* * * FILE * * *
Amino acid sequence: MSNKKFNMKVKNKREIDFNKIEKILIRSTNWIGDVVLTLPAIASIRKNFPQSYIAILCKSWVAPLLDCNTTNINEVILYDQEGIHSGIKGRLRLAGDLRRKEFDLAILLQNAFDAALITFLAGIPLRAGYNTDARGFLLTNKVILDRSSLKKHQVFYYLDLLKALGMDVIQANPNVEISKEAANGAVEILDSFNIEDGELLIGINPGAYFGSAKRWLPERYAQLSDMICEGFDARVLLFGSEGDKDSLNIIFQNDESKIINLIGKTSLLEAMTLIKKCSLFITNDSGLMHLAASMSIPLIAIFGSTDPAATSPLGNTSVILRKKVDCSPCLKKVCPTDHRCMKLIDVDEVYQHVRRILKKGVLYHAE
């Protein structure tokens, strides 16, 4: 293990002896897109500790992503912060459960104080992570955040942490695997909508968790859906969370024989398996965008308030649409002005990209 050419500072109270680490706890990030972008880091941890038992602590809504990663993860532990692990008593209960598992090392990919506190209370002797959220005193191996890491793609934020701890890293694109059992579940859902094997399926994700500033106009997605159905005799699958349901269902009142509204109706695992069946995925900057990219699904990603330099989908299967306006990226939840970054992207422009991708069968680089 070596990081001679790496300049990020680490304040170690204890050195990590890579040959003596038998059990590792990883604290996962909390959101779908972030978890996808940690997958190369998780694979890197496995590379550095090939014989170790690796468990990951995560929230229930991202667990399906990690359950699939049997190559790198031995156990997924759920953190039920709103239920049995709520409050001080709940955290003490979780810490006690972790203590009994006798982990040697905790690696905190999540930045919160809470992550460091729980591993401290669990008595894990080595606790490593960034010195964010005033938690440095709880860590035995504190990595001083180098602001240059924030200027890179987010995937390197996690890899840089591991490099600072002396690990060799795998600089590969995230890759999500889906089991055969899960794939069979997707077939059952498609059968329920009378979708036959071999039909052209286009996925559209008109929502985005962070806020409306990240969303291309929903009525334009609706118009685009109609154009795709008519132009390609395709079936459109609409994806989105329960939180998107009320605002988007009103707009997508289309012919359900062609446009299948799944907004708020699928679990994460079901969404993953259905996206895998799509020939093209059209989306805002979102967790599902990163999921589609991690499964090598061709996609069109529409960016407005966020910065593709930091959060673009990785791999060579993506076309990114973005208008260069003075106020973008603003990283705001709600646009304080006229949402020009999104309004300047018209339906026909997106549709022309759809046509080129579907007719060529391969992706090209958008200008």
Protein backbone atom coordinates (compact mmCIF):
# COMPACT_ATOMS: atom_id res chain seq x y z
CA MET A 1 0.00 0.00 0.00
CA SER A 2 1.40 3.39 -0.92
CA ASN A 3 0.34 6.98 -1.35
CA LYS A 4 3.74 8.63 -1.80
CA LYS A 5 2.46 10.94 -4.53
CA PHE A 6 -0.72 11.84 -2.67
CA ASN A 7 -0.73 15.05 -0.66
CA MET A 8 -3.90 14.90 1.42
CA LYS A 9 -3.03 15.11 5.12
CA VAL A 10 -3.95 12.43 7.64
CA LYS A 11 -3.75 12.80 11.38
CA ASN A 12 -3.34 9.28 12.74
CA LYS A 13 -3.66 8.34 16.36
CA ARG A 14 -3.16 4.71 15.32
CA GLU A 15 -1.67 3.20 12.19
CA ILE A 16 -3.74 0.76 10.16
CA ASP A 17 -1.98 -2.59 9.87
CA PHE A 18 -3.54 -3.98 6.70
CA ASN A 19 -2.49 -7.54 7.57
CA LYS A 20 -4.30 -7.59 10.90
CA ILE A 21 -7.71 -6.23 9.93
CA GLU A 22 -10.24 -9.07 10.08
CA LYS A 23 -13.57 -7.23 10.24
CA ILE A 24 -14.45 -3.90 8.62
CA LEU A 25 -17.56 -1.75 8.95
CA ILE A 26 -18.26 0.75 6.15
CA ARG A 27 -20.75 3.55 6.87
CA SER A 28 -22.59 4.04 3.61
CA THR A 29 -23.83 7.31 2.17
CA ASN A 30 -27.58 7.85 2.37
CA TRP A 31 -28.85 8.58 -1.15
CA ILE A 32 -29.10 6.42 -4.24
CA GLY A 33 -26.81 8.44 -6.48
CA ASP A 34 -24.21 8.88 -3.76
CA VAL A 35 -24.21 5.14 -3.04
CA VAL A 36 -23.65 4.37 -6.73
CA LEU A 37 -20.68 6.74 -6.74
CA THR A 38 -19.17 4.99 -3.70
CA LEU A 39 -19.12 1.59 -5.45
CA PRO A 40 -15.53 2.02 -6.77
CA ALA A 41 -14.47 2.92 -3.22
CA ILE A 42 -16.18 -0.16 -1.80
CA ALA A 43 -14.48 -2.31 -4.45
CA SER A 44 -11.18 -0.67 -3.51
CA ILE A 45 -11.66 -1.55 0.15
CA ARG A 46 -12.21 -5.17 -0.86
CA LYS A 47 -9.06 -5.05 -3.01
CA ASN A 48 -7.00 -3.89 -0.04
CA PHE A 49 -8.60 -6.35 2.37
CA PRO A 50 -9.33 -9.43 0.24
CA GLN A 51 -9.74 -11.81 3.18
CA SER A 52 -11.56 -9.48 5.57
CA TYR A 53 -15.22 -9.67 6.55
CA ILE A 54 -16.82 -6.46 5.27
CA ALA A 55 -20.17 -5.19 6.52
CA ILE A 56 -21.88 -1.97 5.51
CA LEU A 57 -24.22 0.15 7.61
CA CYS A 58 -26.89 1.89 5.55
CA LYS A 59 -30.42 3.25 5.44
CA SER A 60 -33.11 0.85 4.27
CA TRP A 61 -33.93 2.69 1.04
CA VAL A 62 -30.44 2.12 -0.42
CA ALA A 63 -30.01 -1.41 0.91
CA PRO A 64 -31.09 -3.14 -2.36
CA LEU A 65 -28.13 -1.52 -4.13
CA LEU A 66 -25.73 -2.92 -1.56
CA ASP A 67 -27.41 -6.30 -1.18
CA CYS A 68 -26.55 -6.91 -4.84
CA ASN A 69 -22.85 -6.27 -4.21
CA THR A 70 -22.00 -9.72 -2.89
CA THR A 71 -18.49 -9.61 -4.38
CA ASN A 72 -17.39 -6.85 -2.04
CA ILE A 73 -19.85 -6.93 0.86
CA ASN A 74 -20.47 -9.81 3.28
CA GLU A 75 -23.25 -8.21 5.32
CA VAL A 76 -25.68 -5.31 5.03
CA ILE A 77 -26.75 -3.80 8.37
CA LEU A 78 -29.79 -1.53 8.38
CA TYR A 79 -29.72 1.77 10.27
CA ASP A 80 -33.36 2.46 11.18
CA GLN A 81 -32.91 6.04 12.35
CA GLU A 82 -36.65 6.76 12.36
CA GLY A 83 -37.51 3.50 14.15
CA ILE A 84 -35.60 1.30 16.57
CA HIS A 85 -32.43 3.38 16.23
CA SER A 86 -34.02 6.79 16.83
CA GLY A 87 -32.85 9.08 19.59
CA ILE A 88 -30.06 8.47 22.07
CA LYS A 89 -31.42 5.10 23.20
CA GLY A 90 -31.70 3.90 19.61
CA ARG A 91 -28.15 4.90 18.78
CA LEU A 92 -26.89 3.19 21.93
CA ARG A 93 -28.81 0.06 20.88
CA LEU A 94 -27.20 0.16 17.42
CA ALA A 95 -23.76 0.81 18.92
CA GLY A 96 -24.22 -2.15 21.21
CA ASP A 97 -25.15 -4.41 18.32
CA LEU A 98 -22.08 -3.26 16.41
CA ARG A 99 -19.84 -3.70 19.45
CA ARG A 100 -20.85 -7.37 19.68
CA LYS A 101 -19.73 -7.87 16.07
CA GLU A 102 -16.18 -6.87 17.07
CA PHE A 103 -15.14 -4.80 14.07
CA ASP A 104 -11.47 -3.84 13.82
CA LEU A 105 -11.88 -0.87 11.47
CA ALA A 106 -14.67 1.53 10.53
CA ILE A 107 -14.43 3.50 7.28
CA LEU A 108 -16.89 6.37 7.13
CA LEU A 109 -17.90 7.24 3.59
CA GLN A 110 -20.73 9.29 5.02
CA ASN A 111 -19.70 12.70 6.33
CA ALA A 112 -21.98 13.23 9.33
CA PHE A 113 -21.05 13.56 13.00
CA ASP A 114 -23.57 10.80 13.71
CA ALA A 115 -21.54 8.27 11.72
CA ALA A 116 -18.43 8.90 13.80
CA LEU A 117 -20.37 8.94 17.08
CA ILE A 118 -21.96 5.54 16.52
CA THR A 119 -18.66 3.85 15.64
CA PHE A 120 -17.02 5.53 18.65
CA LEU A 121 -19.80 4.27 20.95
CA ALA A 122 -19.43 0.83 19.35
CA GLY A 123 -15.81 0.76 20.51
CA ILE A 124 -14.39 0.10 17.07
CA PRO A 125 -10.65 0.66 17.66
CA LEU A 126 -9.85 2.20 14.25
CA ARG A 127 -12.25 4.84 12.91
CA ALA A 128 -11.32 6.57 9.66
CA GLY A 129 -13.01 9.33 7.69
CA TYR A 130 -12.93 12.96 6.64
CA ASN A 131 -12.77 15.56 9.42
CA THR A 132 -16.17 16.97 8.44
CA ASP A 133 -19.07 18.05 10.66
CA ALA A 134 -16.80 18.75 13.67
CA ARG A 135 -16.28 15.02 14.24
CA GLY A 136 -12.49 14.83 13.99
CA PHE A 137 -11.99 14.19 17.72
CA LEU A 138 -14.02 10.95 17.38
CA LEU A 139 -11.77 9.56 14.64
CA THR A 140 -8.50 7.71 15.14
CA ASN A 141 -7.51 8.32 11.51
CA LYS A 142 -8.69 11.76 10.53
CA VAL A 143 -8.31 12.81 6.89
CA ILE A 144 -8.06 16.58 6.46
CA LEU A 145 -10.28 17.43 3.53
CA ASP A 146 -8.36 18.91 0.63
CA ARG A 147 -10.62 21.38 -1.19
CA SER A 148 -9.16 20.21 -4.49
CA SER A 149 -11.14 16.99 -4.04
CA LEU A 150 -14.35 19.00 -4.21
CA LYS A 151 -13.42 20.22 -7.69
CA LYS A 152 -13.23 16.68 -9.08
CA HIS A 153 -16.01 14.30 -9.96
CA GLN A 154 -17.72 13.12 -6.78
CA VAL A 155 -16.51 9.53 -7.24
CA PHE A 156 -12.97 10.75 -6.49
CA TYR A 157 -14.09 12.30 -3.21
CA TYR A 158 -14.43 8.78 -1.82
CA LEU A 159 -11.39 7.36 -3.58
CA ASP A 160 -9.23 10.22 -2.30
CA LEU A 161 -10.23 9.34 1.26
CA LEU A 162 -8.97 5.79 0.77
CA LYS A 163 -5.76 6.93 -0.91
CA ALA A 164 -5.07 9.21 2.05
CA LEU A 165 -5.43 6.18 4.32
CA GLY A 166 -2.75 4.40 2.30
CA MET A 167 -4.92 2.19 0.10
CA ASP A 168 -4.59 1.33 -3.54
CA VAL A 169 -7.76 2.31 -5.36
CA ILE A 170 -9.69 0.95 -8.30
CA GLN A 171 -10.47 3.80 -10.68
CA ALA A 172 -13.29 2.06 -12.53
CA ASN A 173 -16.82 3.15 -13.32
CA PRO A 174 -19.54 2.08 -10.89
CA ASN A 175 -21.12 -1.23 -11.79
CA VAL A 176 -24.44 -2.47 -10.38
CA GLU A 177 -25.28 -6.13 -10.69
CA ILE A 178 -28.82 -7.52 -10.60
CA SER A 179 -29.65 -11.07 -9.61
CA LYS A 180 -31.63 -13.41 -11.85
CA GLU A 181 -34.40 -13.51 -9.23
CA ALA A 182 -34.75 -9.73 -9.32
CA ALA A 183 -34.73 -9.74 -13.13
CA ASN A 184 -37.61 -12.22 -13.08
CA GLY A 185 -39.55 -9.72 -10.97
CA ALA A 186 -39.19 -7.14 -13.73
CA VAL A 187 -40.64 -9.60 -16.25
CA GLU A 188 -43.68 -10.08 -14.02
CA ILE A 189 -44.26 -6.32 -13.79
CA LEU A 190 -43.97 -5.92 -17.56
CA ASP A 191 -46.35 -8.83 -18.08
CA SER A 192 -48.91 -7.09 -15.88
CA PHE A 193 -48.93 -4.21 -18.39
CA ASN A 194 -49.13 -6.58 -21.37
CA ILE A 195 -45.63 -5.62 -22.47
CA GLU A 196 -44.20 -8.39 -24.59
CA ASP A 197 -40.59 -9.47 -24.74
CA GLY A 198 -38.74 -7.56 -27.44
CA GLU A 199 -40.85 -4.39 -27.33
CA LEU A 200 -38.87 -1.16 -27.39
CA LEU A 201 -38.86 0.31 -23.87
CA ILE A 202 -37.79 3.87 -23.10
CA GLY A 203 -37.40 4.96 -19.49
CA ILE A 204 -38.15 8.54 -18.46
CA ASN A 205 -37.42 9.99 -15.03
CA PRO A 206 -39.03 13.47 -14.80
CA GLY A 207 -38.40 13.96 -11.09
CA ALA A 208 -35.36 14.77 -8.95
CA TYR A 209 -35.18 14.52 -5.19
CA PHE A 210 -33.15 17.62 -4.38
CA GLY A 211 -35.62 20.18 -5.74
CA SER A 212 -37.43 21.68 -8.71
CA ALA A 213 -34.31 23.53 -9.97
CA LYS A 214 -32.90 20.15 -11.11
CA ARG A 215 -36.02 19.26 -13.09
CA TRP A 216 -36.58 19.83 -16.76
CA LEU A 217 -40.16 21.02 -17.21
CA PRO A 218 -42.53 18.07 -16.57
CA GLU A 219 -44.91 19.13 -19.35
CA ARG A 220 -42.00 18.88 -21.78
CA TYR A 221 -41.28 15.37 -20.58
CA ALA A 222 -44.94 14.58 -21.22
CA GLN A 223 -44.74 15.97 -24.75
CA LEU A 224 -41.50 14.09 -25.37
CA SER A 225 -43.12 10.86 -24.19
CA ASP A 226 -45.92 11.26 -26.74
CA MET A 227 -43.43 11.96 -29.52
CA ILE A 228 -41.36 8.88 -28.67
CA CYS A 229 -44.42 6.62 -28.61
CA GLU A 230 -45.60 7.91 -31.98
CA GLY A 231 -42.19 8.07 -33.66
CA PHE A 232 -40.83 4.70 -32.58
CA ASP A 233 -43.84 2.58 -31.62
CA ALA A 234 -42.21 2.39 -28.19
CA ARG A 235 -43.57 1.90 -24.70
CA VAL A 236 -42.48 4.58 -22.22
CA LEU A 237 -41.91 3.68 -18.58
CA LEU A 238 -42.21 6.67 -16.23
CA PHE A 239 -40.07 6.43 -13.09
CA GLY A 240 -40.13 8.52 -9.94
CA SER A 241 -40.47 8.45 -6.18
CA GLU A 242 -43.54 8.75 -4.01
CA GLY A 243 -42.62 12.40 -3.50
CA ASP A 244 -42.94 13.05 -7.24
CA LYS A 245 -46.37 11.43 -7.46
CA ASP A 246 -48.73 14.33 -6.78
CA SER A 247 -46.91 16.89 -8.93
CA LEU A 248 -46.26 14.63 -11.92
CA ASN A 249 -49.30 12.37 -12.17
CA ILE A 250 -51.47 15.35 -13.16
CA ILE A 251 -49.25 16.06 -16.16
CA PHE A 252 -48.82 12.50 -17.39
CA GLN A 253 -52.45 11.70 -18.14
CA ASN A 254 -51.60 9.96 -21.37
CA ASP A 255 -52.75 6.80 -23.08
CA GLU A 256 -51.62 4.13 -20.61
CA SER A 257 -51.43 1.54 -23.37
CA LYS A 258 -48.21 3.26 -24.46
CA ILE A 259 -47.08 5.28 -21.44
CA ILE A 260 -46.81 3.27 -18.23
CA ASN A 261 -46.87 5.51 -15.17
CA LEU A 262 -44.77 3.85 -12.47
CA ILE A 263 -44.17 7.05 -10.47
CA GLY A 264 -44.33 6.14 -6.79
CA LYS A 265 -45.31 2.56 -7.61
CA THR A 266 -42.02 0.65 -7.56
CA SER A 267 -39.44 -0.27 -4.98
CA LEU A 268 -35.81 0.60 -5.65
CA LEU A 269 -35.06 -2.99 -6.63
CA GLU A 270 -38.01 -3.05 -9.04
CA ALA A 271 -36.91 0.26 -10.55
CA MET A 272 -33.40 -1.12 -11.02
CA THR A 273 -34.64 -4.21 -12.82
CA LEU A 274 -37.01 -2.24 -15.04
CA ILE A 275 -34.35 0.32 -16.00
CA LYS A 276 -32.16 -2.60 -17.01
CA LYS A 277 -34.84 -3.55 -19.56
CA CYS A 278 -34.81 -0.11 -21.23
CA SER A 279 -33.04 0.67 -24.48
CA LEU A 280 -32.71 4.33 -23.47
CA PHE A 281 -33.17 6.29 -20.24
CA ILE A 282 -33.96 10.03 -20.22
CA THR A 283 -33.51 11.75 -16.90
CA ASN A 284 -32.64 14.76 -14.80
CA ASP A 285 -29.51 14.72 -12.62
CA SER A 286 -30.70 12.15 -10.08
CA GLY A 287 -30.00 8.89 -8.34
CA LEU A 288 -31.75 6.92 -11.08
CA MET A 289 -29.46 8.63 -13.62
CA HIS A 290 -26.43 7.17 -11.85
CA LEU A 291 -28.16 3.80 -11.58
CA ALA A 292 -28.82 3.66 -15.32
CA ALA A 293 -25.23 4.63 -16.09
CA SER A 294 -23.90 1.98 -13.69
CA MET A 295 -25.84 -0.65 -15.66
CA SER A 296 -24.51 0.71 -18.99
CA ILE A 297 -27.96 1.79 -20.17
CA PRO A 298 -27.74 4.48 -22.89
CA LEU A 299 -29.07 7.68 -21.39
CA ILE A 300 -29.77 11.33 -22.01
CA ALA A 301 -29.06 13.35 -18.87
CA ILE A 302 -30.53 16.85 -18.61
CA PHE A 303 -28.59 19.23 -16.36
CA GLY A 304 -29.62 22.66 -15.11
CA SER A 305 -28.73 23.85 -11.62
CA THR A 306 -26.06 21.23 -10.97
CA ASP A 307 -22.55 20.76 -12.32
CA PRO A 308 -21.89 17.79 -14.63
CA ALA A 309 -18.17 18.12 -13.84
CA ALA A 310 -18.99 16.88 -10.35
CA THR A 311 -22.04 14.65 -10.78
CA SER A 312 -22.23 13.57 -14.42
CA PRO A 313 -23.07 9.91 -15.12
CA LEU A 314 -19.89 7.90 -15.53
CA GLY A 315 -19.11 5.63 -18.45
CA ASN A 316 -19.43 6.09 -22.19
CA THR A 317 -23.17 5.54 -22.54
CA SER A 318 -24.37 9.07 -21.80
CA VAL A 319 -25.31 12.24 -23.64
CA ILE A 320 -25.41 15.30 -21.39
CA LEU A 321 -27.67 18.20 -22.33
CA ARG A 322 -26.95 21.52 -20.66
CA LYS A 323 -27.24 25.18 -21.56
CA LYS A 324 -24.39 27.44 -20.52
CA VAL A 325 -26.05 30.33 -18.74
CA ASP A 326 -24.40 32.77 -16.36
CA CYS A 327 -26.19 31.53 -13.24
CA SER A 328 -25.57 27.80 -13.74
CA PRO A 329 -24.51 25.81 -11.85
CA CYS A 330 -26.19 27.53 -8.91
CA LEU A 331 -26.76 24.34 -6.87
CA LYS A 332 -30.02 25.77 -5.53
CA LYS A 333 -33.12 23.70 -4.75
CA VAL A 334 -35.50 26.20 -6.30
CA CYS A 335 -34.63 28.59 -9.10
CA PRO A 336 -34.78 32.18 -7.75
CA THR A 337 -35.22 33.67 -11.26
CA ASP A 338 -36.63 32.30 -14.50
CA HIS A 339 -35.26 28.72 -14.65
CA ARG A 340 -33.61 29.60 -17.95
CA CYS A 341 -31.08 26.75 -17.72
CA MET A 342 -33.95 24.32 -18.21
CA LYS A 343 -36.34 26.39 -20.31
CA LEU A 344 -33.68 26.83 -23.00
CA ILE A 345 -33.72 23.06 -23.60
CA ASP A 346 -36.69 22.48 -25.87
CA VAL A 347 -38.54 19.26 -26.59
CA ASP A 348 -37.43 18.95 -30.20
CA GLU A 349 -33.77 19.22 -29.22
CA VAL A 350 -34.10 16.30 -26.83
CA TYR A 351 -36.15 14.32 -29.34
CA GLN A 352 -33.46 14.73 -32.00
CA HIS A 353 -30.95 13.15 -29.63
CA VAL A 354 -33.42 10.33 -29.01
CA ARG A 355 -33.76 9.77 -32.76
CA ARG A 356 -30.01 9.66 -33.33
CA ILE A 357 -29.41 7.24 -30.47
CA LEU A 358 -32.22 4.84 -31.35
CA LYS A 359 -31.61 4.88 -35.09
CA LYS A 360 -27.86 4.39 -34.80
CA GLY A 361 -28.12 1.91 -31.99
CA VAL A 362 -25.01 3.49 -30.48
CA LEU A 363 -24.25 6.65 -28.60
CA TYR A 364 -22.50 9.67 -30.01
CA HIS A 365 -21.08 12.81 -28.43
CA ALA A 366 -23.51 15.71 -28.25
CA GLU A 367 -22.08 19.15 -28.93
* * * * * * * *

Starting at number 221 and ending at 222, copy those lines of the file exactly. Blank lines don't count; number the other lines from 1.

CA LEU A 217 -40.16 21.02 -17.21
CA PRO A 218 -42.53 18.07 -16.57